Serena Williams OK Not Being GOAT, Happy 'Writing the Big Checks'

Serena Williams is alright with not being the GOAT—the "greatest of all time."

The tennis star revealed in a Vogue essay published Tuesday that she is planning to retire from the sport after this year's U.S. Open, the final Grand Slam tournament of the year, which begins on August 29.

In the lengthy essay, Williams said she wants to turn her focus to having a second child and her business interests. She does not like the word "retirement," as she said in the essay, preferring to describing it as "evolving away from tennis, toward other things that are important to me."

She added: "I'm torn: I don't want it to be over, but at the same time I'm ready for what's next."

In a post on Instagram, Williams said "the countdown has begun" and that she was "gonna relish these next few weeks."

In her essay, she expressed regret that her retirement plans mean she will leave tennis without surpassing the record for the most Grand Slam titles.

Williams has 23, the most of any player in the Open era and one behind Margaret Court's all-time record of 24.

"There are people who say I'm not the GOAT because I didn't pass Margaret Court's record of 24 grand slam titles, which she achieved before the 'open era' that began in 1968," she said in the essay. "I'd be lying if I said I didn't want that record. Obviously I do."

On a day-to-day basis, Williams isn't thinking of beating that record. But the way she sees it, she had the opportunity to go further and win 30 Grand Slam titles.

"I had my chances after coming back from giving birth," she said. "I went from a C-section to a second pulmonary embolism to a grand slam final. I played while breastfeeding. I played through postpartum depression. But I didn't get there. Shoulda, woulda, coulda.

"I didn't show up the way I should have or could have. But I showed up 23 times, and that's fine. Actually it's extraordinary. But these days, if I have to choose between building my tennis résumé and building my family, I choose the latter."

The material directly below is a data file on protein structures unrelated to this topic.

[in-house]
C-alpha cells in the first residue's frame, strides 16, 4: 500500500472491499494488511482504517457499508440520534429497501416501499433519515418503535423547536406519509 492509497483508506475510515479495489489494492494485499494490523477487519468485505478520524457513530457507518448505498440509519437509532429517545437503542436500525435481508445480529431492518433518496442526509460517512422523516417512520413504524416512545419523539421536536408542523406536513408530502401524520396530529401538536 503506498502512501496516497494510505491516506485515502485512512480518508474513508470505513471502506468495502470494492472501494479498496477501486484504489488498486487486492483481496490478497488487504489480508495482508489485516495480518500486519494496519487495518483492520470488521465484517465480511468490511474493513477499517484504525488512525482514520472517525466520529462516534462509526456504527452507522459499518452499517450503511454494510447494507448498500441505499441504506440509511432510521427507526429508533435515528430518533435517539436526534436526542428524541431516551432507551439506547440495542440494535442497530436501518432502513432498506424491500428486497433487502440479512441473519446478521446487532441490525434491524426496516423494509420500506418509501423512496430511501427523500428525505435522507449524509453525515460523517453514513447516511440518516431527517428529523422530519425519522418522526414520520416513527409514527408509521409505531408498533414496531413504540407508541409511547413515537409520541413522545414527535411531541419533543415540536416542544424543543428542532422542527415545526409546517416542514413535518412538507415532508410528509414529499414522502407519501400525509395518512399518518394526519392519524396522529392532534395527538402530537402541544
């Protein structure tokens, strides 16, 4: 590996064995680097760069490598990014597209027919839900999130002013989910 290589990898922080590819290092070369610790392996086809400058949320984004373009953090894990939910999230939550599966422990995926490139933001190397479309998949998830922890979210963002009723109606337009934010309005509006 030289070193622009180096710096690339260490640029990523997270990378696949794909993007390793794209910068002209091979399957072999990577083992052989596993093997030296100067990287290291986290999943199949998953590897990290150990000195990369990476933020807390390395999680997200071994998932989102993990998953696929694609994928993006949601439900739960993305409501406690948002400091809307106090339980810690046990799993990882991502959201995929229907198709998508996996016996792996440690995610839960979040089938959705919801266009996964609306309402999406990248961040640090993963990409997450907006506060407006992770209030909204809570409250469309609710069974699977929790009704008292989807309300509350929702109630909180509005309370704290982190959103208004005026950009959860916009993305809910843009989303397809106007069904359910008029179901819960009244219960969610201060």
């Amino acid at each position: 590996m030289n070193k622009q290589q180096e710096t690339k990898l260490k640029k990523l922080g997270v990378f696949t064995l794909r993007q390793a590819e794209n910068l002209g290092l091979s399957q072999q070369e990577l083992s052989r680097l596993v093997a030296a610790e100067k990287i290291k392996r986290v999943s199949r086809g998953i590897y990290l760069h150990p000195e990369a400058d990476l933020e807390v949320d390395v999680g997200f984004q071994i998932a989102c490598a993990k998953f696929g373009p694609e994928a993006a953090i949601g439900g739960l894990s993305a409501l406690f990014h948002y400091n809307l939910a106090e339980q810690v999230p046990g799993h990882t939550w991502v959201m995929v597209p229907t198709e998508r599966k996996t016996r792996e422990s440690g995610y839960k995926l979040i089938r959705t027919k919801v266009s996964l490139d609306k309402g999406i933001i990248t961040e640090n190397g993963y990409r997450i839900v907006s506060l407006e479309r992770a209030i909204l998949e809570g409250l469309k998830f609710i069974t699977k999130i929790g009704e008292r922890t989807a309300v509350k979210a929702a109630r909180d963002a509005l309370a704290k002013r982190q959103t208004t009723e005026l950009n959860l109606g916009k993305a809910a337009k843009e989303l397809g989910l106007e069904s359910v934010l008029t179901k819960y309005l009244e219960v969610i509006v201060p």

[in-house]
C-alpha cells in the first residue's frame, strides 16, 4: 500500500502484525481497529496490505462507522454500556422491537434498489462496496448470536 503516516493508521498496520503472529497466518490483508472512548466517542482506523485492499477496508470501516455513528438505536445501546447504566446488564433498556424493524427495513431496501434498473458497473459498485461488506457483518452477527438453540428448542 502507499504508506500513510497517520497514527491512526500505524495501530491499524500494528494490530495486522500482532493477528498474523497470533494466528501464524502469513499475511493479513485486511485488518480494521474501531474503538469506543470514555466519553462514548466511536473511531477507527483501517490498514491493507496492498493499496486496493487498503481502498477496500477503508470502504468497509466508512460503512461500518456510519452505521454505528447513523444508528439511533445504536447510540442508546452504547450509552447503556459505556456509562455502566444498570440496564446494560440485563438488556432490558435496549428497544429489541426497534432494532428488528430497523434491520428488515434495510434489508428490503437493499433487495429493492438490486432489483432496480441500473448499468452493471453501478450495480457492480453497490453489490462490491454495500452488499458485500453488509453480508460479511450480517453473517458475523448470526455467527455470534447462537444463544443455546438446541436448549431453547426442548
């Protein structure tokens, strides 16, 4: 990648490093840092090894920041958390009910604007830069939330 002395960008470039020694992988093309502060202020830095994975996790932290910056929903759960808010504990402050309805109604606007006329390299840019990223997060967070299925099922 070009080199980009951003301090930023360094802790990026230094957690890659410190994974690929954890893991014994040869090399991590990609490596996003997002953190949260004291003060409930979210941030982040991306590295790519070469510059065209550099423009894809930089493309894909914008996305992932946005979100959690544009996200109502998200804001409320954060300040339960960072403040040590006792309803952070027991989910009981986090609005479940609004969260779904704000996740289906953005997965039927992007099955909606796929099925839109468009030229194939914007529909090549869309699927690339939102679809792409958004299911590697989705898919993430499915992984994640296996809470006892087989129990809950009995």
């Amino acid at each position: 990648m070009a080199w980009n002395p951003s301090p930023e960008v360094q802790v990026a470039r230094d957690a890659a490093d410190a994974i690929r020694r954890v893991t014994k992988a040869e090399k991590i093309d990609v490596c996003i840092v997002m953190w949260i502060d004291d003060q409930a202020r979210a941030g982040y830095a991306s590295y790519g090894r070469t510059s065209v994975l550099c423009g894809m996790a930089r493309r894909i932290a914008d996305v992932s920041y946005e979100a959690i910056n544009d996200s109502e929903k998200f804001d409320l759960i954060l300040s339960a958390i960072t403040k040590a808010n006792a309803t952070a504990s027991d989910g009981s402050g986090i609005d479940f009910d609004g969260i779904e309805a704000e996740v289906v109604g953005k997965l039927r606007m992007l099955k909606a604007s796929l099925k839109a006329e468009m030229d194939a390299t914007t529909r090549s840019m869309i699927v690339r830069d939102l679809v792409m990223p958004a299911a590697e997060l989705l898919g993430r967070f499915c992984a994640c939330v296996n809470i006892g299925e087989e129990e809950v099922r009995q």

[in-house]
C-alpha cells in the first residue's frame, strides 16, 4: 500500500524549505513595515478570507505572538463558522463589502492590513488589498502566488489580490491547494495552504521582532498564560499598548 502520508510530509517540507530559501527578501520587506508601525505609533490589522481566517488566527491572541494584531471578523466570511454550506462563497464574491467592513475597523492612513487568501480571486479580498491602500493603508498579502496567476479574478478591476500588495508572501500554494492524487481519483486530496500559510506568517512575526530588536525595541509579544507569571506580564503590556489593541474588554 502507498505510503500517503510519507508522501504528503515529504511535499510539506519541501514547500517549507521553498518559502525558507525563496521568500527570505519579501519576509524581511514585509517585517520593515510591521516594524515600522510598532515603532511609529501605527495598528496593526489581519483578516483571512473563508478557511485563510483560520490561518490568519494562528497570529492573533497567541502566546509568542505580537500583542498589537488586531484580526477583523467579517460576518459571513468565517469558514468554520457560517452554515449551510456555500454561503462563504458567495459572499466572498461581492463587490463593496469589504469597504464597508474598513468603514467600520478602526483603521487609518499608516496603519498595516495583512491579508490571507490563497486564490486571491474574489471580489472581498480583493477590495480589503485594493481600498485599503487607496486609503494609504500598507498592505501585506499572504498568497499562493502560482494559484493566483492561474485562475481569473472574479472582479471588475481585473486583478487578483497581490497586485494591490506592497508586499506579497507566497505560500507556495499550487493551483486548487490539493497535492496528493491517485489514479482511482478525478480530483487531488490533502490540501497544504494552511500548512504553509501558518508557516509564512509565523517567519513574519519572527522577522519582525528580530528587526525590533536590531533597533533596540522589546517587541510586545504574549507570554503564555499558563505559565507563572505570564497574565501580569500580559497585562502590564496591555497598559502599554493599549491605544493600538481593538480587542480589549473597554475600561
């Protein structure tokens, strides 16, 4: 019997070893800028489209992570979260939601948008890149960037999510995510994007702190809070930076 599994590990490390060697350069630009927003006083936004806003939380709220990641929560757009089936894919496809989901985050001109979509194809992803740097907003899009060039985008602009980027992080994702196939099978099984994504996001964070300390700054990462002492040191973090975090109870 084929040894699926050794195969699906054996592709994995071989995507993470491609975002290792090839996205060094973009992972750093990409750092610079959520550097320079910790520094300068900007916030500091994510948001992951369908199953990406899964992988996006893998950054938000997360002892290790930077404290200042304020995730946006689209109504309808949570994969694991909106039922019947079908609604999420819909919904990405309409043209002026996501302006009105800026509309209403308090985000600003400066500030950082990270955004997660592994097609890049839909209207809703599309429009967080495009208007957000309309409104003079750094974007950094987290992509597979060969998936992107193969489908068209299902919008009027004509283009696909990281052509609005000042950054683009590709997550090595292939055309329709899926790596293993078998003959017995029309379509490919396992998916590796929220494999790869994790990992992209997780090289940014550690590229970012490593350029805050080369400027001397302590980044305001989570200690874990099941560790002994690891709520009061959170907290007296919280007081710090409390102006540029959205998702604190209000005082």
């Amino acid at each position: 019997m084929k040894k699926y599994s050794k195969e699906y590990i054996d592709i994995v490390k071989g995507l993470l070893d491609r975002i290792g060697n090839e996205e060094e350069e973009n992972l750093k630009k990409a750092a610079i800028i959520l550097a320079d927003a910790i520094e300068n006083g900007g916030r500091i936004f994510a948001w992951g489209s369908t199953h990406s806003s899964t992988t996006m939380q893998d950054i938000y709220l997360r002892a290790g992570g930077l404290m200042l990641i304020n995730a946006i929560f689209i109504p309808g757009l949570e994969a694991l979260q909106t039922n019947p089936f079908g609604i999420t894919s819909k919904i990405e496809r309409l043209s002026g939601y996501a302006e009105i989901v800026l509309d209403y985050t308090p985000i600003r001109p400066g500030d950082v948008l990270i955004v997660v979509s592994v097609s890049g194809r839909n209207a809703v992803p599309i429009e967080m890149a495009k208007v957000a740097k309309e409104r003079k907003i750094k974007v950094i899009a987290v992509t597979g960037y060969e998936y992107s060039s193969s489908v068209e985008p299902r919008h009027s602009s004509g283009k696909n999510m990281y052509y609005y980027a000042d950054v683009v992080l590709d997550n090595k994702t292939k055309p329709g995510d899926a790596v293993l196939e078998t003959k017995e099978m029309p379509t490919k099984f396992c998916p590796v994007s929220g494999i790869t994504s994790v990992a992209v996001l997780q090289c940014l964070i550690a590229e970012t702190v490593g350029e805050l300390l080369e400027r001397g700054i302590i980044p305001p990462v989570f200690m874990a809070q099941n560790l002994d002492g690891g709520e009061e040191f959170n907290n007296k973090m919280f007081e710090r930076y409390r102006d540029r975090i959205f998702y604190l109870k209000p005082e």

Williams—ranked by Forbes as the second-highest-paid female athlete in 2021— also noted that in her life, the balance "has been slowly shifting" to Serena Ventures, her venture capital firm that has invested in MasterClass, Impossible Foods and Noom among other companies in recent years.

Serena Williams serves
Serena Williams serves during the National Bank Open, part of the Hologic WTA Tour, at Sobeys Stadium on August 8, 2022 in Toronto, Canada. The star plans to retire after the U.S. Open. Vaughn Ridley/Getty Images

A majority of the companies funded by her firm were started by women and people of color "because that's who we are," she said.

She said she had been shocked to learn at a conference a few years ago that less than 2 percent of venture capital money was going to women.

"I kind of understood then and there that someone who looks like me needs to start writing the big checks," she said.

"Sometimes like attracts like. Men are writing those big checks to one another, and in order for us to change that, more people who look like me need to be in that position, giving money back to themselves."

She noted that she doesn't like to think about her legacy.

"But I'd like to think that thanks to opportunities afforded to me, women athletes feel that they can be themselves on the court," she said.

One Last Attempt

Returning to the topic of tennis, Williams said she "unfortunately" wasn't ready to win Wimbledon this year.

"And I don't know if I will be ready to win New York. But I'm going to try," she said.

"I know there's a fan fantasy that I might have tied Margaret that day in London, then maybe beat her record in New York, and then at the trophy ceremony say, 'See ya!' I get that. It's a good fantasy. But I'm not looking for some ceremonial, final on-court moment.

"I'm terrible at goodbyes, the world's worst. But please know that I am more grateful for you than I can ever express in words."

Williams has been contacted for further comment.